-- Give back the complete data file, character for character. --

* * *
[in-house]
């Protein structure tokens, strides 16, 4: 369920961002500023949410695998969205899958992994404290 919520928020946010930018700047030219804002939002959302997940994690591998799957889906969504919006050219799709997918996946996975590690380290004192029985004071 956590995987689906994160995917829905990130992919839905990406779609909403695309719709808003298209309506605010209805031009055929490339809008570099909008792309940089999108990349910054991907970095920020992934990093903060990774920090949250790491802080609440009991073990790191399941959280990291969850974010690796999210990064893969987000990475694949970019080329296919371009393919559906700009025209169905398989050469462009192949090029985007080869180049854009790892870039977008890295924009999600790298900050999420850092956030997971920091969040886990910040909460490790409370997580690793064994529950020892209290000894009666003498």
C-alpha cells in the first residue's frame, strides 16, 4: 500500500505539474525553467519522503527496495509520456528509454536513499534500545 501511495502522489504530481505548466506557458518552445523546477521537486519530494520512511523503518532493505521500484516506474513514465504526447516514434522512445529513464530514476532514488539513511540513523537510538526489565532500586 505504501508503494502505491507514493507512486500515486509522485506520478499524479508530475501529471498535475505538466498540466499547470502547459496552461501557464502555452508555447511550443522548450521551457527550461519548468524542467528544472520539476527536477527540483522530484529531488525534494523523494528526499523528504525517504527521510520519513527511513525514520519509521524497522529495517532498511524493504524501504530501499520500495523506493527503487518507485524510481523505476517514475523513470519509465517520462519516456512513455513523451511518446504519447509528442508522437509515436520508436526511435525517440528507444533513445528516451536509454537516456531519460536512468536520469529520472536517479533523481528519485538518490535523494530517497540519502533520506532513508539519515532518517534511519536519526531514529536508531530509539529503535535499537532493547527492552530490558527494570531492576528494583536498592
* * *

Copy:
[in-house]
């Protein structure tokens, strides 16, 4: 369920961002500023949410695998969205899958992994404290 919520928020946010930018700047030219804002939002959302997940994690591998799957889906969504919006050219799709997918996946996975590690380290004192029985004071 956590995987689906994160995917829905990130992919839905990406779609909403695309719709808003298209309506605010209805031009055929490339809008570099909008792309940089999108990349910054991907970095920020992934990093903060990774920090949250790491802080609440009991073990790191399941959280990291969850974010690796999210990064893969987000990475694949970019080329296919371009393919559906700009025209169905398989050469462009192949090029985007080869180049854009790892870039977008890295924009999600790298900050999420850092956030997971920091969040886990910040909460490790409370997580690793064994529950020892209290000894009666003498």
C-alpha cells in the first residue's frame, strides 16, 4: 500500500505539474525553467519522503527496495509520456528509454536513499534500545 501511495502522489504530481505548466506557458518552445523546477521537486519530494520512511523503518532493505521500484516506474513514465504526447516514434522512445529513464530514476532514488539513511540513523537510538526489565532500586 505504501508503494502505491507514493507512486500515486509522485506520478499524479508530475501529471498535475505538466498540466499547470502547459496552461501557464502555452508555447511550443522548450521551457527550461519548468524542467528544472520539476527536477527540483522530484529531488525534494523523494528526499523528504525517504527521510520519513527511513525514520519509521524497522529495517532498511524493504524501504530501499520500495523506493527503487518507485524510481523505476517514475523513470519509465517520462519516456512513455513523451511518446504519447509528442508522437509515436520508436526511435525517440528507444533513445528516451536509454537516456531519460536512468536520469529520472536517479533523481528519485538518490535523494530517497540519502533520506532513508539519515532518517534511519536519526531514529536508531530509539529503535535499537532493547527492552530490558527494570531492576528494583536498592